February 4, 1912 by Jessie Clark

Ice Bridge at Niagara Falls, In Memory of Mr. and Mrs. Stanton and Burrell Hecock

‘Twas on a Sabbath morning,
    From distant homes they strayed,
To see our old Niagara
    In her mantle of white arrayed.

And with Jack Frost’s protection,
    The tourists thought how grand
To be on the noted ice bridge
    Anywhere to stand.

But the strength of Frost was feeble,
    Compared with mighty force
Of the rushing undercurrent
    Unchanging in its course.

For soon the ice was parted
    And, alas!  too quickly was seen
People on glassy islands
    Floating down the stream.

And there was Mrs. Stanton
    Just paralyzed with fear,
Saying to her husband
    Let us die right here. 

Poem Accompanying the Memorial Card

Near by a brave young laddie,
    Who was running his life to save,
Heard the call: “Come back and help us
    To escape a watery grave.”

And as he thus responded
    To try and save another
He said to his companion:
    “Don’t you tell my mother.”

But a message of mental telepathy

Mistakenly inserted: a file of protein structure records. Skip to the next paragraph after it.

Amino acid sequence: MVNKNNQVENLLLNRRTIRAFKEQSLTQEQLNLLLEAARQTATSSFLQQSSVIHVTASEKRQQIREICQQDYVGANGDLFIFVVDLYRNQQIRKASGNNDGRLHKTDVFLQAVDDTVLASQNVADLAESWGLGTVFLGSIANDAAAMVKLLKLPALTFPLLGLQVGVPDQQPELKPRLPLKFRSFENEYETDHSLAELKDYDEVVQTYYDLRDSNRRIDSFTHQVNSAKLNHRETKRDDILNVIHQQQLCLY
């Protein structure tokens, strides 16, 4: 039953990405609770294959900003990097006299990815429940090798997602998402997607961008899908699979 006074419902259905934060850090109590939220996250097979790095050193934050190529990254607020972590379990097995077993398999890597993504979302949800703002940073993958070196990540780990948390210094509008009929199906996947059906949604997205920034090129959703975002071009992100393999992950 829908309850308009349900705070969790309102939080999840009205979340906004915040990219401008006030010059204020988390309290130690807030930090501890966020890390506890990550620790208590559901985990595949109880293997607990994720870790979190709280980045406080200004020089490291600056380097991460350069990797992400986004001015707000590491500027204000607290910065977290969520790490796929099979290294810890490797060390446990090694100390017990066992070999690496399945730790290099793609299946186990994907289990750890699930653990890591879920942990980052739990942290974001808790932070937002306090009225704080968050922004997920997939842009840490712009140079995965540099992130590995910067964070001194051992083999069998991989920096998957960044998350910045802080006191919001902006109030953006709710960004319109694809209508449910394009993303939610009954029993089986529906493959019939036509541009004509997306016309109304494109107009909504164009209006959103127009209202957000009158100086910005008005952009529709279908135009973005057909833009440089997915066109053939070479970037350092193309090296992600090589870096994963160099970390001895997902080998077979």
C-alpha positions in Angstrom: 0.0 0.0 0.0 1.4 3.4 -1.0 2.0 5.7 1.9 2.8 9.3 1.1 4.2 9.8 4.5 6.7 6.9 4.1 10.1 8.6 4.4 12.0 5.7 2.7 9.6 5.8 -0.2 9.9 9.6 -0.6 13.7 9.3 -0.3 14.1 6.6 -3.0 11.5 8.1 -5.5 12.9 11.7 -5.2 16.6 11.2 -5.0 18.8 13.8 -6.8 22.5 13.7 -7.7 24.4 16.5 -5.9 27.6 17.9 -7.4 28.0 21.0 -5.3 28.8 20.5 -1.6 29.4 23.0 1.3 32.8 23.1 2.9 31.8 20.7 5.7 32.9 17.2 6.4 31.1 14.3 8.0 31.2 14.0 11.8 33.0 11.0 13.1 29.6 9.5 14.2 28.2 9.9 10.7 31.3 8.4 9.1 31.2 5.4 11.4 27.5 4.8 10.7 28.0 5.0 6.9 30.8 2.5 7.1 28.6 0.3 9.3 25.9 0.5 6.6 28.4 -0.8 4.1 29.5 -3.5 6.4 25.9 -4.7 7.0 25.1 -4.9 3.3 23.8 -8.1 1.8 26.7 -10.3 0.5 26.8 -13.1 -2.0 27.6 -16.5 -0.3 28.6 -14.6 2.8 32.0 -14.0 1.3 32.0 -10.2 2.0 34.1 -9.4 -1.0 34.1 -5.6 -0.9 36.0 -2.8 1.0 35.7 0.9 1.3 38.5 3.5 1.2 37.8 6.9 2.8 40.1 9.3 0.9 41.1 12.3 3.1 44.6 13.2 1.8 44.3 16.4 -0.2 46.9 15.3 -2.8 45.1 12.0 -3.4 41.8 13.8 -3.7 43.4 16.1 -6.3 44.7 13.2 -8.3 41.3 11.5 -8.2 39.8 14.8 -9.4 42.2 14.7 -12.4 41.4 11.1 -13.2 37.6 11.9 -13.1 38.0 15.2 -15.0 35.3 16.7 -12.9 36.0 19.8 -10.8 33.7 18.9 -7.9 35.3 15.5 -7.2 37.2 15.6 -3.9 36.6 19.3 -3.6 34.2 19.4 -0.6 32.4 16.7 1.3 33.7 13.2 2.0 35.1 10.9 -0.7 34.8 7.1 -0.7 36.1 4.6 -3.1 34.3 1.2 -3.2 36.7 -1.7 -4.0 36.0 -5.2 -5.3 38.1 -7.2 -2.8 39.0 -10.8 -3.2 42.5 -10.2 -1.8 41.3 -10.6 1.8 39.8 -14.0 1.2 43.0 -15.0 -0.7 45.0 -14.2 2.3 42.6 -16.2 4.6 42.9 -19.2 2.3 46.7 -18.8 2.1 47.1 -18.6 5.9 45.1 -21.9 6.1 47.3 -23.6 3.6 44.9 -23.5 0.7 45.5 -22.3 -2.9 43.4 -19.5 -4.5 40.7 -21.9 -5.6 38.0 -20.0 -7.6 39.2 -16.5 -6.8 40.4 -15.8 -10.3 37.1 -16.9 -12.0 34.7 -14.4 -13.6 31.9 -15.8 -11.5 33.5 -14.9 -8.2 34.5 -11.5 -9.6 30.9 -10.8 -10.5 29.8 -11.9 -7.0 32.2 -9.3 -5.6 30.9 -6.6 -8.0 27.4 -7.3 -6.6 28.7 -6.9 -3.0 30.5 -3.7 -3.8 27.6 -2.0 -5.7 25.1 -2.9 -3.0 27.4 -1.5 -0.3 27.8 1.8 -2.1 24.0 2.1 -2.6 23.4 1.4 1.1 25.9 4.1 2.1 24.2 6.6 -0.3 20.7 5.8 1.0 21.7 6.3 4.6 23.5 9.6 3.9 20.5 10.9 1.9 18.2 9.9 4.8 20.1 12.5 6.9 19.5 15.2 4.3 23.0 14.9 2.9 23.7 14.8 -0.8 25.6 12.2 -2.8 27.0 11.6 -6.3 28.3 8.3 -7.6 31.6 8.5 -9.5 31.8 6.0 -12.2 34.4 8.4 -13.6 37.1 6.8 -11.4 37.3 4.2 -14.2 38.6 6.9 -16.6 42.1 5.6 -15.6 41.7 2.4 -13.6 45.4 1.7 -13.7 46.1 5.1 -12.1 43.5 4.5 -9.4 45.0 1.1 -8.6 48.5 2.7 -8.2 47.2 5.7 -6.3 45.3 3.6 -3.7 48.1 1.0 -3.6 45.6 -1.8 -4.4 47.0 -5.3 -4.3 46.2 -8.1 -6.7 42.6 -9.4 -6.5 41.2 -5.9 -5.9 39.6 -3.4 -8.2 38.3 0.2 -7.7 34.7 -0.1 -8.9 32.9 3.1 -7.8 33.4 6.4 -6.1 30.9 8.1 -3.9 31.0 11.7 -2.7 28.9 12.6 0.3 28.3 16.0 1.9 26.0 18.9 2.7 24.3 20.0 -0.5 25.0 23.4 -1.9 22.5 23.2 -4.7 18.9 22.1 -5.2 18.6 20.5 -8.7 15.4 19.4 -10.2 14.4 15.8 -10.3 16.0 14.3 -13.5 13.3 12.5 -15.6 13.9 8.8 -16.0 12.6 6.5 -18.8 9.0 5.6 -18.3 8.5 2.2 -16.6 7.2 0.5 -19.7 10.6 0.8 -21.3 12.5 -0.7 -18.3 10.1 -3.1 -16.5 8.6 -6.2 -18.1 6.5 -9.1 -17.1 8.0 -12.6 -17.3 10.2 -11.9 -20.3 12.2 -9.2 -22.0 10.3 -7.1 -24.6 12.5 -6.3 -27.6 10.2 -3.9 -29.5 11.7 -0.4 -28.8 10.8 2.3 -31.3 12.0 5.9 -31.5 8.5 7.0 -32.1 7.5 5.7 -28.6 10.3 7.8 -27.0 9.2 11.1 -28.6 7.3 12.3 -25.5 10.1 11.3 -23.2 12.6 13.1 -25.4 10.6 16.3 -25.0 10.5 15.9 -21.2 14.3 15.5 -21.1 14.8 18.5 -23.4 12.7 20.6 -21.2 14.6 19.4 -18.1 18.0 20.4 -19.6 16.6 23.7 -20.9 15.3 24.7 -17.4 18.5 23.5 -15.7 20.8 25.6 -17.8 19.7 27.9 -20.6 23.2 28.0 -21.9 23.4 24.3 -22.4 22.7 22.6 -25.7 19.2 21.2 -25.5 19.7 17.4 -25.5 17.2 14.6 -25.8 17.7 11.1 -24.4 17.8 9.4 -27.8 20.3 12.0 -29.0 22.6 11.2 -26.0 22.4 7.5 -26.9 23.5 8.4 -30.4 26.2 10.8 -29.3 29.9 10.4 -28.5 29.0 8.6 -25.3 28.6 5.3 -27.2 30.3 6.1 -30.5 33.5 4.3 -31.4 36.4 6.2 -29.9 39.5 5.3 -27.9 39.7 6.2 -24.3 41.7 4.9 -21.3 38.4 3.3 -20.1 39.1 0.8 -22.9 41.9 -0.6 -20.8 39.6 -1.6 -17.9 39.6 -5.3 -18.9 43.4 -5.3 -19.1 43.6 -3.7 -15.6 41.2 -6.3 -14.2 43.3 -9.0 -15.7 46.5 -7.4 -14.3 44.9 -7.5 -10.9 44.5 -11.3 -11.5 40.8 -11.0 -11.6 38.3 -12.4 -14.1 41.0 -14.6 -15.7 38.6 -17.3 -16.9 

To that mother quickly flashed,
While ropes were dangling here and there
    And the cruel waters splashed.

For she saw in a glass of water
    Ice and people, too,
Rushing about confusedly,
    Knowing not what to do.

Then she thought of the treacherous river,
    That water so fierce and wild,
And exclaimed: “I have a presentiment
    Something has happened to my child!”

Brave men worked hard to save
    The two who still remained
On that block of ice much smaller
    Than when it first was framed.

For, Oh, they were surrounded
    By Niagara’s silvery crest,
Which none were allowed to step on:
    Not even a noted guest.

Kneeling in prayer they were ushered,
    The time was very brief,
Until the Whirlpool caught them
    And gave them sweet relief.

Image and insert containing the poem by Jessie Clark courtesy of Niagara Falls Museums, accession number 2024.016.29. Many thanks to Assistant Curator Sara Byers for bringing this to my attention.

Read about the tragedy here.


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